We photographed living specimens from as many common species as we could find, with the hope that this resource can be used to provide better tools for their identification in the future and help people conserved the current snail diversity. For example the Pinwheel snail Cryptocharopa exagitans (from the family: Charopidae) is recorded (from empty shells) as the most common micro-snail in mixed forest leaf litter near Duncombe Bay, Norfolk Island (Neuweger et al. 2001). The shell of this pinwheel snail (3.5mm) is recognised by its frill of dried mud around the edge but when alive the tiny snail shell is fantastically camouflaged as rock so very easily over-looked. Our photos show the tiny snail hauling what looks like a stone on its back.
Two species of eumolpine leaf beetle are described from Norfolk Island (Dematochroma shuteae and Dematochroma norfolkiana Jolivet et al. 2007), although it is likely there are more to study. The adult beetles are small and usually brown, bronze or black. They feed at night on leaves but as adults the beetles are probably short lived and likely to be seasonal. Larvae of these beetles live underground feeding on roots. The two known species are probably related to the eumolpine radiation of New Caledonian beetles (Gómez-Zurita 2011), also found in New Zealand and Australia. The leaf beetle species on Lord Howe, look quite different from one another but represent an island radiation from a single recent ancestor. We hope to find out whether the Norfolk Island leaf beetle species also represent an endemic radiation.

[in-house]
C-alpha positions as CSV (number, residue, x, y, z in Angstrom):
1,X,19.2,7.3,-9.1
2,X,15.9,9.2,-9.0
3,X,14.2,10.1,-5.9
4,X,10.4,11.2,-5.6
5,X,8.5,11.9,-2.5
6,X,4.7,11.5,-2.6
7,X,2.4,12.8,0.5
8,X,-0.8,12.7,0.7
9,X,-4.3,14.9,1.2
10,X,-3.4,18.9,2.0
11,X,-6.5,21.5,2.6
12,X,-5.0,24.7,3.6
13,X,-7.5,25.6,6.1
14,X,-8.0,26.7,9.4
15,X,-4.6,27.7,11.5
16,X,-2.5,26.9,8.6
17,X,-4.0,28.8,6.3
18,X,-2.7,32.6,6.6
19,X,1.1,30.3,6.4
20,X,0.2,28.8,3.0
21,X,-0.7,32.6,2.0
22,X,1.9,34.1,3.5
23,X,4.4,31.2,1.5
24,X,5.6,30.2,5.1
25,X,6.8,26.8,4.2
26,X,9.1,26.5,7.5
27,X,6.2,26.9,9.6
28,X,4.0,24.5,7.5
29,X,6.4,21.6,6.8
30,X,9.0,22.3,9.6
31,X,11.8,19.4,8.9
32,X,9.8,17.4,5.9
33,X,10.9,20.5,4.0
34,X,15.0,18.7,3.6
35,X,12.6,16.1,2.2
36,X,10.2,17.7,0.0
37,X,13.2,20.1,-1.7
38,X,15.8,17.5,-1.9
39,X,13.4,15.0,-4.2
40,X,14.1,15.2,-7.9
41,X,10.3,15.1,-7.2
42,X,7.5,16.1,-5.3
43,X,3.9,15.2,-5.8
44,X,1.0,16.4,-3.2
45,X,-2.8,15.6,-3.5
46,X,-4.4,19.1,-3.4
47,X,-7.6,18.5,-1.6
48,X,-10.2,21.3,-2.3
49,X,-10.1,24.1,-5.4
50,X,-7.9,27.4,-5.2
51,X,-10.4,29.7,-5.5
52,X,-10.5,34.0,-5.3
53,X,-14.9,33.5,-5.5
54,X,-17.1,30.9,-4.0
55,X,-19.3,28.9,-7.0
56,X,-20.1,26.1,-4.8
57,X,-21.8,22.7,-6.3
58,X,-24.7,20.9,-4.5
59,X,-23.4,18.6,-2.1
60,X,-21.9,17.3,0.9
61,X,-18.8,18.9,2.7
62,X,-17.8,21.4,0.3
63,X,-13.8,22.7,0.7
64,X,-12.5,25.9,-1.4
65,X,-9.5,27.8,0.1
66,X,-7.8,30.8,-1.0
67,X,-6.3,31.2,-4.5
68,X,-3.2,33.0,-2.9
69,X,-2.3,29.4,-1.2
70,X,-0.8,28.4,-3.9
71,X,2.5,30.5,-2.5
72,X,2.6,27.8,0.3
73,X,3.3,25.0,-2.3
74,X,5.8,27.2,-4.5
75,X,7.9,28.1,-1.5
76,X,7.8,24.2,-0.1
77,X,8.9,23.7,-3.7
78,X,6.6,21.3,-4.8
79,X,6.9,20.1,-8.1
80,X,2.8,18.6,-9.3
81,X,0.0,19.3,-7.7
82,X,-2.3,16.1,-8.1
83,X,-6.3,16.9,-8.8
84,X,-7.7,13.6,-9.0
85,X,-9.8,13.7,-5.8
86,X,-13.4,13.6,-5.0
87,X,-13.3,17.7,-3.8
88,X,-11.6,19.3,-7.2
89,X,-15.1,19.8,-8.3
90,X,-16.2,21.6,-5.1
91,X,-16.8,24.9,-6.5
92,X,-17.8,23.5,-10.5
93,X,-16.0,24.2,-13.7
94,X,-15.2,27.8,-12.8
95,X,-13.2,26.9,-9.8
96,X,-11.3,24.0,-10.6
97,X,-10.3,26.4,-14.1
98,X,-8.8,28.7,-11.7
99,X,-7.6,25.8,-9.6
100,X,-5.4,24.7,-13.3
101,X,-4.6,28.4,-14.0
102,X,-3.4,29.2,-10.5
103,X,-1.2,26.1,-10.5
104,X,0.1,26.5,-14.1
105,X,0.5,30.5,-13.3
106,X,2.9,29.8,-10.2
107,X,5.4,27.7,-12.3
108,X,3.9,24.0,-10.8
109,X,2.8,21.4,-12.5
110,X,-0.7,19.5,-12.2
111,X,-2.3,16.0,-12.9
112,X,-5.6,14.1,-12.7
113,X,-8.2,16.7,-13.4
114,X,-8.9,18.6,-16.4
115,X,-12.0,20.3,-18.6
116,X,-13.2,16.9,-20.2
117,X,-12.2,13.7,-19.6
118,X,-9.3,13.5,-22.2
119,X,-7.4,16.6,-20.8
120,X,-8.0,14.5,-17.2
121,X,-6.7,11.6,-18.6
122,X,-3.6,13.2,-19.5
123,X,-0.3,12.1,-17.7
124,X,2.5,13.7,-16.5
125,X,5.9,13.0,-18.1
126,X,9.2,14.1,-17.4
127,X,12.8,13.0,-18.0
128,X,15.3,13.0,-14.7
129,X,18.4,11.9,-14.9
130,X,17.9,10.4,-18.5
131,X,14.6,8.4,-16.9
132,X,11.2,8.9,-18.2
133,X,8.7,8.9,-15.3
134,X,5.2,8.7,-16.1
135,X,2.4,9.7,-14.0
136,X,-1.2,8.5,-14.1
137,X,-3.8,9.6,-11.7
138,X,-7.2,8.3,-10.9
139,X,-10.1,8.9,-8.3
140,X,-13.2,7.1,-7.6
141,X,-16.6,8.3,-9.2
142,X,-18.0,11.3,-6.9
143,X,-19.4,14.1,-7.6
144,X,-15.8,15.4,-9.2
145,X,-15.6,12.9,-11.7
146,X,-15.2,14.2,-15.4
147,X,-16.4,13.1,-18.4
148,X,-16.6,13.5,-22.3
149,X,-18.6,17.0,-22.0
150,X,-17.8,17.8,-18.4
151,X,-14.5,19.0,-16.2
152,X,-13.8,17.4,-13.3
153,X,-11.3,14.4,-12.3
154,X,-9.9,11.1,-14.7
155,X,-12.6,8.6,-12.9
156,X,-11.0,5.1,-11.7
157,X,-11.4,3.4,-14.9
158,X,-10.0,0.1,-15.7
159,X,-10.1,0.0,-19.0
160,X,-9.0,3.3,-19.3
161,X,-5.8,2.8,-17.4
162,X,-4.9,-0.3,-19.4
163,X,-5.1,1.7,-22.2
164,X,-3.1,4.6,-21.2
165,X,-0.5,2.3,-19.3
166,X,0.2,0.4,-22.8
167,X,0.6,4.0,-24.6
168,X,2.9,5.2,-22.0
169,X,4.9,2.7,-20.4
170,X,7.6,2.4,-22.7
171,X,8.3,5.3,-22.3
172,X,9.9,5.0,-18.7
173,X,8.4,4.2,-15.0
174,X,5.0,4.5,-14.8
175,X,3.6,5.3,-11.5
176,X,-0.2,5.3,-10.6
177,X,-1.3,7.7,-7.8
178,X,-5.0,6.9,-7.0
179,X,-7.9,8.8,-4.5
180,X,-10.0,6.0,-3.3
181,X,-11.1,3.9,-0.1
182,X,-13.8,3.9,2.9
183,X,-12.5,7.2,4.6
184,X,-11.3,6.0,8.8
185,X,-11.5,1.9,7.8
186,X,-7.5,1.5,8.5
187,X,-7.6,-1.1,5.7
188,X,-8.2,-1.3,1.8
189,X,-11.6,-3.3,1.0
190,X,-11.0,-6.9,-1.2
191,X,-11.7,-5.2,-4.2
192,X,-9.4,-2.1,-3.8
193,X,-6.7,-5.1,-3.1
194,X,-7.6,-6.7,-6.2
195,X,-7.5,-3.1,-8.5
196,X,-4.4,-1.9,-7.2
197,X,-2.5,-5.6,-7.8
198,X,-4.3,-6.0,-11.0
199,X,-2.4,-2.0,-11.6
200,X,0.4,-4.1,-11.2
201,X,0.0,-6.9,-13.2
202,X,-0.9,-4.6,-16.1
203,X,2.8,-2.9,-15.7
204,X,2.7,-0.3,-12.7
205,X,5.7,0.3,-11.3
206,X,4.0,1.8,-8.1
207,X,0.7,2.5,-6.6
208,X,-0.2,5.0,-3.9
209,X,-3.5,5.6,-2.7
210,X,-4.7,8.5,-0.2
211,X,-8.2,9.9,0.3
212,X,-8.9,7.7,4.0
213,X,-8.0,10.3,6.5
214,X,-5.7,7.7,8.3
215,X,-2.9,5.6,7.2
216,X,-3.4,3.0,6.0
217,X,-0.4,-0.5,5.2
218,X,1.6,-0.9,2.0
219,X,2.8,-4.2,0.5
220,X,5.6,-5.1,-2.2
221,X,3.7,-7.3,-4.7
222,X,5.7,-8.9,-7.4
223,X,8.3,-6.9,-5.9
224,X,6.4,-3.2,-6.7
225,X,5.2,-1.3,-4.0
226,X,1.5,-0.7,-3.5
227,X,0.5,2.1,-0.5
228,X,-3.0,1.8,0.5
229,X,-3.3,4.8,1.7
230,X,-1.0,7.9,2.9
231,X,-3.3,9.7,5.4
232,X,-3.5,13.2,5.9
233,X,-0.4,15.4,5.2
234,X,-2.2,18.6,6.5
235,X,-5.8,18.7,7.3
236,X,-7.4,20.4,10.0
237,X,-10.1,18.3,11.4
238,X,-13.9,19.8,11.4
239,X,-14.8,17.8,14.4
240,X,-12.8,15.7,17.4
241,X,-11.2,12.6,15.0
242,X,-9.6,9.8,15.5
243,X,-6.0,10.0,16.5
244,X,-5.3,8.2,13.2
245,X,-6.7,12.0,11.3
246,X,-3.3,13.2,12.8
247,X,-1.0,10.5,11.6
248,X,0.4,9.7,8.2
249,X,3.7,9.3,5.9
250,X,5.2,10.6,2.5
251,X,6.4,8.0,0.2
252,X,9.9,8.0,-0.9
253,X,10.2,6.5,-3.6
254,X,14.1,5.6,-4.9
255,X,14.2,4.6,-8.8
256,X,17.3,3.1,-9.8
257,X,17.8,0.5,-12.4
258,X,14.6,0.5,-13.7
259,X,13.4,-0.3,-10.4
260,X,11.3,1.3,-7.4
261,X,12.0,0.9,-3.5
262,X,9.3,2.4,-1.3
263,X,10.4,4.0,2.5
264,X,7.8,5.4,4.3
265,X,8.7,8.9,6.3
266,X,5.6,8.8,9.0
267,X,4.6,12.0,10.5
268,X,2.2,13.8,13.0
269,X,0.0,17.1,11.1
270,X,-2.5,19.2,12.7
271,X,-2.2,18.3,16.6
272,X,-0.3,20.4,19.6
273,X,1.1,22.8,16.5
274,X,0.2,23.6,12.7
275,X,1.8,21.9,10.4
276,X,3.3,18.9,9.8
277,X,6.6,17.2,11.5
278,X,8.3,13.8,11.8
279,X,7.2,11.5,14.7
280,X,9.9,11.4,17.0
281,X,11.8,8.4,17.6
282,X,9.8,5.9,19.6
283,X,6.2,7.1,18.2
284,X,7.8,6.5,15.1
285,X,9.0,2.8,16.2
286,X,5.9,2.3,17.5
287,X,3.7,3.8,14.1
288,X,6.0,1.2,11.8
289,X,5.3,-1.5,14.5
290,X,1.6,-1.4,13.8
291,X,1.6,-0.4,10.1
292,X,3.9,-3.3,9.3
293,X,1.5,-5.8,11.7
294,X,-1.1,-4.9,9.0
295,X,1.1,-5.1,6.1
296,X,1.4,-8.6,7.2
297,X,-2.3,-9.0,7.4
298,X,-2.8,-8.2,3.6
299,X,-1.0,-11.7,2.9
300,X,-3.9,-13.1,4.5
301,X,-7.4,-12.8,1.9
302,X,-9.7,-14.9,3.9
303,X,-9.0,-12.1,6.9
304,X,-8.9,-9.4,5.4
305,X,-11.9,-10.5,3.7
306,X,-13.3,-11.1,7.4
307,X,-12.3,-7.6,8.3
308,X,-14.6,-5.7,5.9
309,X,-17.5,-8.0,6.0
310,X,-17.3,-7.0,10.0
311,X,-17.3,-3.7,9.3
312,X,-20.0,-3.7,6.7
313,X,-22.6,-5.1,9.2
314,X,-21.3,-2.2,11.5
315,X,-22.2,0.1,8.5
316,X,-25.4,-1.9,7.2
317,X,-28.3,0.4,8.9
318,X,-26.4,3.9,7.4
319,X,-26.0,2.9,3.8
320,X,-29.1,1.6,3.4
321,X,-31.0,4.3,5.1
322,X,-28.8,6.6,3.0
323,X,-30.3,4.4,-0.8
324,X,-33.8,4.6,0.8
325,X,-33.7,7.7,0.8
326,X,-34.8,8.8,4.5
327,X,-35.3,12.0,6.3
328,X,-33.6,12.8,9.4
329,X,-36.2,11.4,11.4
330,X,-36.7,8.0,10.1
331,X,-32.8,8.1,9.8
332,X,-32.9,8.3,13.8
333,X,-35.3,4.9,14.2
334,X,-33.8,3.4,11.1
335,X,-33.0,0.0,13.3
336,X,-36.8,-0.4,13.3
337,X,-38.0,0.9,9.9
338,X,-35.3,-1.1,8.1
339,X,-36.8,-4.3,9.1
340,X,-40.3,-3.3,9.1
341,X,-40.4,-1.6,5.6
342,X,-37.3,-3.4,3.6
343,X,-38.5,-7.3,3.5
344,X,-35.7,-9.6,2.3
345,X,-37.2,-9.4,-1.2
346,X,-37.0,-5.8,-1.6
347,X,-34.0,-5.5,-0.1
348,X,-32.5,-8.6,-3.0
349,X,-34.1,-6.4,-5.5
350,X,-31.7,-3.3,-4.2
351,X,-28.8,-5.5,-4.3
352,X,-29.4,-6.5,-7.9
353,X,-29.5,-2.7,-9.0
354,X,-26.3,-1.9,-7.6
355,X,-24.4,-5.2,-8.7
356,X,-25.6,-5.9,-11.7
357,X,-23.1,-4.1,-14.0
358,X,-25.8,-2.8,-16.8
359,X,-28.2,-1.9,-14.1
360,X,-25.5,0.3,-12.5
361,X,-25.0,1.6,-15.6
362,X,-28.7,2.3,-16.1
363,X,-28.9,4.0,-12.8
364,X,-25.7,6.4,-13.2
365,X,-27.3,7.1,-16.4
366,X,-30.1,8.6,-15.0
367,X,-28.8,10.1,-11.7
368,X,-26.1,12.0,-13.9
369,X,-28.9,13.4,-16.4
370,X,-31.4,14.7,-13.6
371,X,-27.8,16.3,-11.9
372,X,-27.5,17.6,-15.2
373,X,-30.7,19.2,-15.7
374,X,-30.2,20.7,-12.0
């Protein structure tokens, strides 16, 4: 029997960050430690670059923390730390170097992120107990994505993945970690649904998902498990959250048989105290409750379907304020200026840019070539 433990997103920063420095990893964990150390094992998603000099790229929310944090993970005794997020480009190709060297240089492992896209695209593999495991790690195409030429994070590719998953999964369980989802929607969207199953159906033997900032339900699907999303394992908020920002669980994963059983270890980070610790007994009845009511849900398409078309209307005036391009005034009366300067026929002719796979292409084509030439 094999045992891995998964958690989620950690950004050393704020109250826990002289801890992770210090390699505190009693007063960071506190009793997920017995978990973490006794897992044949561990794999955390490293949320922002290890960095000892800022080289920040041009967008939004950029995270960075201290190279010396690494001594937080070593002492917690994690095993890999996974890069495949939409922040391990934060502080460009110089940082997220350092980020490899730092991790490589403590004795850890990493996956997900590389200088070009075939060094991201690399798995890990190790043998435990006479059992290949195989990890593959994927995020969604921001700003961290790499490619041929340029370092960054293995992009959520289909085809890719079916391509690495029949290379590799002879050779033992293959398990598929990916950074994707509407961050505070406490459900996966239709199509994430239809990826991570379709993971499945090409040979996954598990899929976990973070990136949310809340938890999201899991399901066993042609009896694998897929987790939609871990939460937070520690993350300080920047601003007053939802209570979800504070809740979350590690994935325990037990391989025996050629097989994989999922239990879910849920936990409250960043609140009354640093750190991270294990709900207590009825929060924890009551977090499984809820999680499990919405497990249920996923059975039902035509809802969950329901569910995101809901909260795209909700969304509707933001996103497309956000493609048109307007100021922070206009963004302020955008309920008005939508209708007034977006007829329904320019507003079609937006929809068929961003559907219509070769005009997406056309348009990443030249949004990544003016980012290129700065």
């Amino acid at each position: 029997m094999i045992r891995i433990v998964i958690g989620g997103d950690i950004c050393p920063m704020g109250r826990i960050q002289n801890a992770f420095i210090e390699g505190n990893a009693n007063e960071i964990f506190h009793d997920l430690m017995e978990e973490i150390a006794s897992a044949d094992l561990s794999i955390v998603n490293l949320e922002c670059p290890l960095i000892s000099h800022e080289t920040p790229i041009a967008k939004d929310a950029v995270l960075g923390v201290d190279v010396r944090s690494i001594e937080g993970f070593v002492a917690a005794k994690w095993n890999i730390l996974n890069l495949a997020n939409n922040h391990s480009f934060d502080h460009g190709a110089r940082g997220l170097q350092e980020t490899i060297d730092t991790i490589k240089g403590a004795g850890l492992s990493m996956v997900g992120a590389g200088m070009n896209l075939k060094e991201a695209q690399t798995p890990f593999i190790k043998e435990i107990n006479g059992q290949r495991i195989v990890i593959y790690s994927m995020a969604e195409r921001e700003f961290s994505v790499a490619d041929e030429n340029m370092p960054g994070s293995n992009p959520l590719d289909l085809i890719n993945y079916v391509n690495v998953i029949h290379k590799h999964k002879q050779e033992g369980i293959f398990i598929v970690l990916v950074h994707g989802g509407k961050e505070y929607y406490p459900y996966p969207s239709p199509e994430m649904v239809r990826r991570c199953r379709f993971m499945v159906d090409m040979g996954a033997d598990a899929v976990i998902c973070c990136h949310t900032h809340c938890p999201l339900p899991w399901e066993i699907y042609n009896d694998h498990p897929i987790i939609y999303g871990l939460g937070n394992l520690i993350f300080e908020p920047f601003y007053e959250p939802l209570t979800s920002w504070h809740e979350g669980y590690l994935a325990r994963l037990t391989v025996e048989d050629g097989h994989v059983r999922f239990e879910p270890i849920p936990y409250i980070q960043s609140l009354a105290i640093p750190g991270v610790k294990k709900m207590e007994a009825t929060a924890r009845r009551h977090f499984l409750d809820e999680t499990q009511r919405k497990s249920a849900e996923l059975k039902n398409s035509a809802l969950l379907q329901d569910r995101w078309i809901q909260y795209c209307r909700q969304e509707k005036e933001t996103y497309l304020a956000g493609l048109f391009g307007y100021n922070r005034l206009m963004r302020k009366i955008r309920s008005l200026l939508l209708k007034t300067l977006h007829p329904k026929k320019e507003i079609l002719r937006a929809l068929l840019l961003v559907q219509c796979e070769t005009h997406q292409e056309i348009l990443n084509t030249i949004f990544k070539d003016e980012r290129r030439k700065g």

By searching in the Norfolk Island leaf litter during the day and at night on foliage we saw numerous individuals of at least four different types/forms that might represent four species. Most beetles were active during the night when mating pairs were frequently observed. One species was predominantly observed on the foliage of Piper excelsum psittacorum, and another species was seen on leaves of Coprosma pilosa. Leaf beetles often have a short season as adults, so one week of observations is likely to have included just a fraction of all Norfolk Island Eumolpinae beetles. We are fairly confident that work on these insects will double the known diversity of leaf beetles from Norfolk Island.